Healey refuses to release emails and other public records to Boston Globe
Healey administration claims providing basic records would “interfere” with governor’s “responsibilities”
If you’ve been reading this newsletter recently, then you already know that Massachusetts Governor Maura Healey reneged on a promise to comply with public records requests shortly after she took office.
In December, just two weeks before her inauguration, she told GBH that she would not claim her office was exempt from the public records law. But she quickly reversed herself, issuing a policy that cites the Supreme Judicial Court’s 1997 Lambert decision, which previous governors have invoked to claim immunity from the law.
On Monday, the Boston Globe published a story about Healey refusing to release basic documents that cities, towns, and state agencies are required to disclose.
Globe reporters Samantha J. Gross and Matt Stout “requested correspondences between Healey and legislative leaders, the governor’s daily calendar, a log of her travel, and a log of calls she made or received on her cellphone or direct office line for January.”
Here’s how the Healey administration responded:
Healey’s office denied access to her e-mails and phone call logs. Instead of claiming an exemption laid out in state law, Healey’s office offered a unique argument that providing these documents “would interfere with the governor’s necessary, regular activities and responsibilities and, as a consequence, unreasonably hinder the governor in effectively performing her duties.”
Healey’s office did release copies of her daily calendar, but redacted details from more than four dozen entries, including what appear to be meeting locations.
Here’s how the Healey administration justified its response:
Jillian Fennimore, a Healey spokeswoman, defended the governor’s approach, saying Healey has chosen to provide records, and more transparency, instead of claiming a complete exemption. She said the office is being guided by public records law, but argued that there may be situations that the law does not “adequately address.”
“Governor Healey has been clear that her office intends to comply with the public records law and provide more transparency than previous administrations,” Fennimore said.
This, of course, is preposterous. Choosing on a case-by-case basis which requests to honor and which to disregard is not how the public records law works. The Healey administration is not being more transparent than past administrations — it’s behaving in exactly the same way.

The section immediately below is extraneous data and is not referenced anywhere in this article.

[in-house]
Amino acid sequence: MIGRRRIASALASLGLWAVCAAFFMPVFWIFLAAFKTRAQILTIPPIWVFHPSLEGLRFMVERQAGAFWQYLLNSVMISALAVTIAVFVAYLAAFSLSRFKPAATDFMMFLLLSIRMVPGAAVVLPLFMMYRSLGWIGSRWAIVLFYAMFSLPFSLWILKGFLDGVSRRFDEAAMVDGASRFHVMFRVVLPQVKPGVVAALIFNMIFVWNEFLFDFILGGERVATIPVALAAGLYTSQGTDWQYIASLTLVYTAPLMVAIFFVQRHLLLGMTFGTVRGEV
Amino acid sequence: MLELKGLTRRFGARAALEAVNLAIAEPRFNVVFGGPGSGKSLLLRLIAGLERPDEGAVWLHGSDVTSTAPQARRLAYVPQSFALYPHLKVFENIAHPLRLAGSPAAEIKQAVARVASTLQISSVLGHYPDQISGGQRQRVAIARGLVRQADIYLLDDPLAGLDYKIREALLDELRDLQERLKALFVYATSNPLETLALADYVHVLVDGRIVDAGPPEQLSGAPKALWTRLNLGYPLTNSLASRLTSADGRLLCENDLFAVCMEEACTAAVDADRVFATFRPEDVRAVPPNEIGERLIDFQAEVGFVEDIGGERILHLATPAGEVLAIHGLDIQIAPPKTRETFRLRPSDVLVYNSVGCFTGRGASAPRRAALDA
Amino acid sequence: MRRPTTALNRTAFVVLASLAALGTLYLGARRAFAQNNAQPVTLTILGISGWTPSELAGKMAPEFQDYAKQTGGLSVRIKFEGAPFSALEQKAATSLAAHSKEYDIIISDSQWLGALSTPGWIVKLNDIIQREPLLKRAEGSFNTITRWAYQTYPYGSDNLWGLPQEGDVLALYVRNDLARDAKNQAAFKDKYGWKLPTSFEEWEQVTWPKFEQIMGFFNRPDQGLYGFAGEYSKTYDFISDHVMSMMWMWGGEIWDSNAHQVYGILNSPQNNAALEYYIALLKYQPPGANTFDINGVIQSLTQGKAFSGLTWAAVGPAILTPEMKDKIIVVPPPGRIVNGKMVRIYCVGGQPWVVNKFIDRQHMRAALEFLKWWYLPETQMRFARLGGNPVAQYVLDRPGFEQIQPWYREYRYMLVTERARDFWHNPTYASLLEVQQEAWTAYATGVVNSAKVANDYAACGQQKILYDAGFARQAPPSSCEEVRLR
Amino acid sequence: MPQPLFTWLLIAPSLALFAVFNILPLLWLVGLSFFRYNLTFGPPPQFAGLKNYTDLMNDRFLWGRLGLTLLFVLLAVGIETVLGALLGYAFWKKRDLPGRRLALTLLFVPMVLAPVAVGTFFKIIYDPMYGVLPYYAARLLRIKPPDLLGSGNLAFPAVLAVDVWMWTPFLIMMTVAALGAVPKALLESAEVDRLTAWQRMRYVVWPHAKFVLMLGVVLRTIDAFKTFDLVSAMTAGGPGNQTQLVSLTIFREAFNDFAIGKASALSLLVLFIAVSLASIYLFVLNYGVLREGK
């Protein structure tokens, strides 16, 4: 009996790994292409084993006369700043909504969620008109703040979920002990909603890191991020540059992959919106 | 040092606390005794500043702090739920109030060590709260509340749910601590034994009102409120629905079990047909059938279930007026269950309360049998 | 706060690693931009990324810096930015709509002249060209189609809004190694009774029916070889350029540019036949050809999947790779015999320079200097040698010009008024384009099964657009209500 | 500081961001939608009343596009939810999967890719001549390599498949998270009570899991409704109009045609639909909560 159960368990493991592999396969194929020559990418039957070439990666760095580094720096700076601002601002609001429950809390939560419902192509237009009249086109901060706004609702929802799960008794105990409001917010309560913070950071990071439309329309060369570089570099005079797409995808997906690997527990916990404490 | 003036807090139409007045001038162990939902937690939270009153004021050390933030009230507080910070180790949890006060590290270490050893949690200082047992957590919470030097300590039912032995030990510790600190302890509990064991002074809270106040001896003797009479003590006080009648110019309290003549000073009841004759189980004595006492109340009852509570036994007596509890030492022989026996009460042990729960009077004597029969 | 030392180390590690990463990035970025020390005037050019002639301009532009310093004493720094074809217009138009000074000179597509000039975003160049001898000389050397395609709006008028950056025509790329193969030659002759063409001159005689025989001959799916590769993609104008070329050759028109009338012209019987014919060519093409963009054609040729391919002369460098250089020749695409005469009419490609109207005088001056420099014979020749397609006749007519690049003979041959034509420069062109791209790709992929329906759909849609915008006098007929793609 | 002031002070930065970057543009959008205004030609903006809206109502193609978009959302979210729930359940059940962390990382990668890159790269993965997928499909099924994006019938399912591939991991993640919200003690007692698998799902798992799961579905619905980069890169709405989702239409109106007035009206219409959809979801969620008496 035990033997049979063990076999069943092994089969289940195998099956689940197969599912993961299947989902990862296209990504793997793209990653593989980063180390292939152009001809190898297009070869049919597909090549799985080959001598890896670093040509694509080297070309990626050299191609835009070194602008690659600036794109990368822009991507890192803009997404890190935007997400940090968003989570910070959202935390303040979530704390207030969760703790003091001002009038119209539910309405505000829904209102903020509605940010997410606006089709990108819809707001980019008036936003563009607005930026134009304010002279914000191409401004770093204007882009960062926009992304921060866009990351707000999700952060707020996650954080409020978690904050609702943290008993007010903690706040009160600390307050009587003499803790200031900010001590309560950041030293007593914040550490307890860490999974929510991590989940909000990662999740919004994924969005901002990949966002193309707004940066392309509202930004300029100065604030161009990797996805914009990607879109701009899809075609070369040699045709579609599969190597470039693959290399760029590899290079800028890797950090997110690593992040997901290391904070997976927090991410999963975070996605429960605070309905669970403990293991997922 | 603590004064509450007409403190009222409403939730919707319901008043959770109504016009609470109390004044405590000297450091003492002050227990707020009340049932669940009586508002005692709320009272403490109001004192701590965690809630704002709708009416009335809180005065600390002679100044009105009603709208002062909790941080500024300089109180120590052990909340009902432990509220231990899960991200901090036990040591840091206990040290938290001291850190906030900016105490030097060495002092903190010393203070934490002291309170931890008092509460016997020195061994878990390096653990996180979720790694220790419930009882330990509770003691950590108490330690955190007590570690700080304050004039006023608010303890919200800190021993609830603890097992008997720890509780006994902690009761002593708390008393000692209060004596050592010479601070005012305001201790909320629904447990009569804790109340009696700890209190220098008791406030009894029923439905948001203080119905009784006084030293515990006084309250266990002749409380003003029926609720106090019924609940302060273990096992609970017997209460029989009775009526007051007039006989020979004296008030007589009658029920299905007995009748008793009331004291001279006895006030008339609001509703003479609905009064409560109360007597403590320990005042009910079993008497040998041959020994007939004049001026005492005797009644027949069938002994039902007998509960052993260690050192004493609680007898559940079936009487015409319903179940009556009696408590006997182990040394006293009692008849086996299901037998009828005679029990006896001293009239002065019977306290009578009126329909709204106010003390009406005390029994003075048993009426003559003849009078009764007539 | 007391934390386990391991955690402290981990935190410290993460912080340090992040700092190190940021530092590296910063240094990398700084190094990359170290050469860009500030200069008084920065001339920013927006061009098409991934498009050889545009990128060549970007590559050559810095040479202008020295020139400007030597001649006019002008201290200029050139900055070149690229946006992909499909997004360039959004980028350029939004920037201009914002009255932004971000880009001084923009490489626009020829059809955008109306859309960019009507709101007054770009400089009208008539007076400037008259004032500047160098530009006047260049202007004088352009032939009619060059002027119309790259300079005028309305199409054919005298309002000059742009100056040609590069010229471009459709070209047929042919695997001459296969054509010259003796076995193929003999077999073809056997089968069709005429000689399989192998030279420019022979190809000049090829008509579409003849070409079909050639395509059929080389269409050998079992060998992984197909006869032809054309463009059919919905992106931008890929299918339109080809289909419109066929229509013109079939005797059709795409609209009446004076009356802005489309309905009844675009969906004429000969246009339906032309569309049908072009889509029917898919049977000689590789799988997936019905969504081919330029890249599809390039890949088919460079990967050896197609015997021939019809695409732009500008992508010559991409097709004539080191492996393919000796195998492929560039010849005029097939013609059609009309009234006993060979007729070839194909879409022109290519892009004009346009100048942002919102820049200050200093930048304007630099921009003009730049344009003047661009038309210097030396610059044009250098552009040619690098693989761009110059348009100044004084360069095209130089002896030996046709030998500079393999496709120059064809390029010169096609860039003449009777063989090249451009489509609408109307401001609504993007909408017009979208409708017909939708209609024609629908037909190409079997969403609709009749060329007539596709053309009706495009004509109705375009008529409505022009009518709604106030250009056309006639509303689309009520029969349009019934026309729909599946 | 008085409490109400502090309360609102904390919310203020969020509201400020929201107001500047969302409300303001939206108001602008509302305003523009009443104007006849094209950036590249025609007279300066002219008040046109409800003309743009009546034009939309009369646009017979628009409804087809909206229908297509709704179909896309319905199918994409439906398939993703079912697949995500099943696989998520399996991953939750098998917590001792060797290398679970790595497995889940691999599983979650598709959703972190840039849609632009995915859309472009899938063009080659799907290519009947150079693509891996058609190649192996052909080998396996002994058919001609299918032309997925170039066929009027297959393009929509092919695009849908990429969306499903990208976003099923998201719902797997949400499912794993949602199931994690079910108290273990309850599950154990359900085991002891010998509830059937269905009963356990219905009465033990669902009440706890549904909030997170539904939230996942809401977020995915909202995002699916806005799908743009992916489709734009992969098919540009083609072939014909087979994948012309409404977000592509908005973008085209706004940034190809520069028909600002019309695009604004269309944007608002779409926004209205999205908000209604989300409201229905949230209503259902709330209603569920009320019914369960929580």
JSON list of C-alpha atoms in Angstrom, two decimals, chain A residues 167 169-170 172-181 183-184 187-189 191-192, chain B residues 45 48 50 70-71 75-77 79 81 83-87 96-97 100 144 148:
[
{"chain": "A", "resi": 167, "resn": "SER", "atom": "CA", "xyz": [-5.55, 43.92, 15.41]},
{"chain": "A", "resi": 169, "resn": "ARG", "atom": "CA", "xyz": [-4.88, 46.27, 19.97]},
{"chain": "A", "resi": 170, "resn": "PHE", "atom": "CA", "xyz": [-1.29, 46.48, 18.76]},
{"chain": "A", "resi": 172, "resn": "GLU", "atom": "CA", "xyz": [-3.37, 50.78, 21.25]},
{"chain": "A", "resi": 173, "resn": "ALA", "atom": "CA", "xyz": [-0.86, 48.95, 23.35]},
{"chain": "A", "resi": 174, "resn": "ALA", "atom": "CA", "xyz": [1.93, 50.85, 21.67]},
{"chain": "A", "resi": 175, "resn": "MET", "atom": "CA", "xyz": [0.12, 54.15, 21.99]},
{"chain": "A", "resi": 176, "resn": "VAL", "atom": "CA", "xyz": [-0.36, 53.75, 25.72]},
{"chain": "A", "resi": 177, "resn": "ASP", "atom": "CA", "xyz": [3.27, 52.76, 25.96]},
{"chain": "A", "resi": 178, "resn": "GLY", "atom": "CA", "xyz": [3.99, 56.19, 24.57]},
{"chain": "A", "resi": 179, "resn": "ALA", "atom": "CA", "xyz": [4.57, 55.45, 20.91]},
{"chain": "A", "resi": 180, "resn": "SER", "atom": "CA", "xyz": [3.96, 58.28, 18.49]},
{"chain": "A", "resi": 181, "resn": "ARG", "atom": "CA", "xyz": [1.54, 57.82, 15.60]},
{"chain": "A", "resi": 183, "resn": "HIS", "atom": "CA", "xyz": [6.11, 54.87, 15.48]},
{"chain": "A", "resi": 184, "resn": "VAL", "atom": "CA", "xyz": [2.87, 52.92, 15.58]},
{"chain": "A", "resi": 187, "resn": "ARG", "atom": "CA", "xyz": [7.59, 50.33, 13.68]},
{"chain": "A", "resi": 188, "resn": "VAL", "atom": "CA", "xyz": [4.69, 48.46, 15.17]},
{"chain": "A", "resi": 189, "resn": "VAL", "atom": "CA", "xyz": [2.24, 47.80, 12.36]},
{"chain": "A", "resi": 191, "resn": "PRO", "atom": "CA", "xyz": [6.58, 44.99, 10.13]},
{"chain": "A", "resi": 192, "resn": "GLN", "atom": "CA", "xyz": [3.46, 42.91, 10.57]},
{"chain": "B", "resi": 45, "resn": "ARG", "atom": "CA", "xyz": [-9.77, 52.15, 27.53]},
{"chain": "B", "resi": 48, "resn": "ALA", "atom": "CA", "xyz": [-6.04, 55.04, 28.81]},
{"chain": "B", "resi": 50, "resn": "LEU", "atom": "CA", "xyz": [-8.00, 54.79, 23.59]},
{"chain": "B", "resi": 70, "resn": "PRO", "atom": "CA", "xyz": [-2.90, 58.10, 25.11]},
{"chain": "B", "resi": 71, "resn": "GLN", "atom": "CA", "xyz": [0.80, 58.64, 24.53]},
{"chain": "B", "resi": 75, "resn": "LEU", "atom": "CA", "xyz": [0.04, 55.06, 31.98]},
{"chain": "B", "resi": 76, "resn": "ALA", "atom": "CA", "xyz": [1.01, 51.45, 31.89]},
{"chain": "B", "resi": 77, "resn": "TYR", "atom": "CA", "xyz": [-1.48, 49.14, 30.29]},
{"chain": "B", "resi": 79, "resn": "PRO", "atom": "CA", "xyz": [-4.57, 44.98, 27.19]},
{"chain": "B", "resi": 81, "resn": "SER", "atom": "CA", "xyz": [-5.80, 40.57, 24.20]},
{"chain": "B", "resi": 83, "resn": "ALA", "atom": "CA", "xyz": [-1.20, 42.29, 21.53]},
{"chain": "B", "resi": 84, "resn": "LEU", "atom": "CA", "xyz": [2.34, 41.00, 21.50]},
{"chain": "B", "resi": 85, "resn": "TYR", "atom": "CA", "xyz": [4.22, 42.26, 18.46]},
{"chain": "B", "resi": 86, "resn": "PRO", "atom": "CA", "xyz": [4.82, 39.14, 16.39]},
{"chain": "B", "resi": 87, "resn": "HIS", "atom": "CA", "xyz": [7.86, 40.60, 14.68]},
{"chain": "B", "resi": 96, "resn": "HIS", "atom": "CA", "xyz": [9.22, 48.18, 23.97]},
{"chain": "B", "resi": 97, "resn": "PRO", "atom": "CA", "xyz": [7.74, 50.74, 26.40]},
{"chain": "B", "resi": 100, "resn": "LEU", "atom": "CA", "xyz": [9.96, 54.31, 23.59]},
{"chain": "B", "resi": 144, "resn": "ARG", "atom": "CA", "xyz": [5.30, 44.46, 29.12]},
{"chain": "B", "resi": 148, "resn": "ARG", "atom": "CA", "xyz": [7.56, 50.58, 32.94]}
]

Healey’s behavior is even more galling than that of past governors because, unlike them, she promised right before taking office to not do precisely what she is now doing. Going back on her word so readily shows a lack of integrity and a lack of respect for her constituents.
According to the Globe, the administration redacted Healey’s calendar entries under an exemption to the public records law that protects documents like blueprints and schematics related to security measures. The administration is definitely misusing this exemption — there’s no reason it would apply to the location of the pizza party Healey held for her staff in January, an example highlighted in the Globe story.
However, it piqued my interest that the administration chose to rely on an exemption in the public records law to justify redacting the calendar rather than just saying Healey can do whatever she wants because of the Lambert decision.
I recently reported that Supervisor of Public Records Manza Arthur — the state’s public records watchdog who is appointed by the secretary of the commonwealth — declined to assist me when the Healey administration refused to provide records from the Charlie Baker administration.
Debra O’Malley, the communications director for Secretary of the Commonwealth William F. Galvin, said that Arthur had no choice because the Healey administration invoked Lambert when responding to me.
But if the Globe appeals to Arthur, she might respond differently — at least with respect to the issue of the redactions made to the calendars. In this case, the supervisor might reach a decision about whether or not the security exemption is applicable since the Healey administration didn’t claim the records were totally exempt under Lambert.
If the supervisor does side with the Globe, it will be instructive to see how the Healey administration responds. The supervisor cannot enforce her orders in court, so agencies dispute or flat-out ignore them all the time. Healey press secretary Karissa Hand has declined to say whether the governor is committed to complying with the supervisor’s orders.
When agencies refuse to comply with the supervisor, she must rely on the attorney general’s office for enforcement. If the Healey administration chooses not to comply with the supervisor, it will be interesting to see whether the supervisor refers the matter to the attorney general’s office or just drops it.
If she does refer an order, it will be even more interesting to see what the attorney general’s office — which is now headed by the newly inaugurated Andrea Campbell — does with it.
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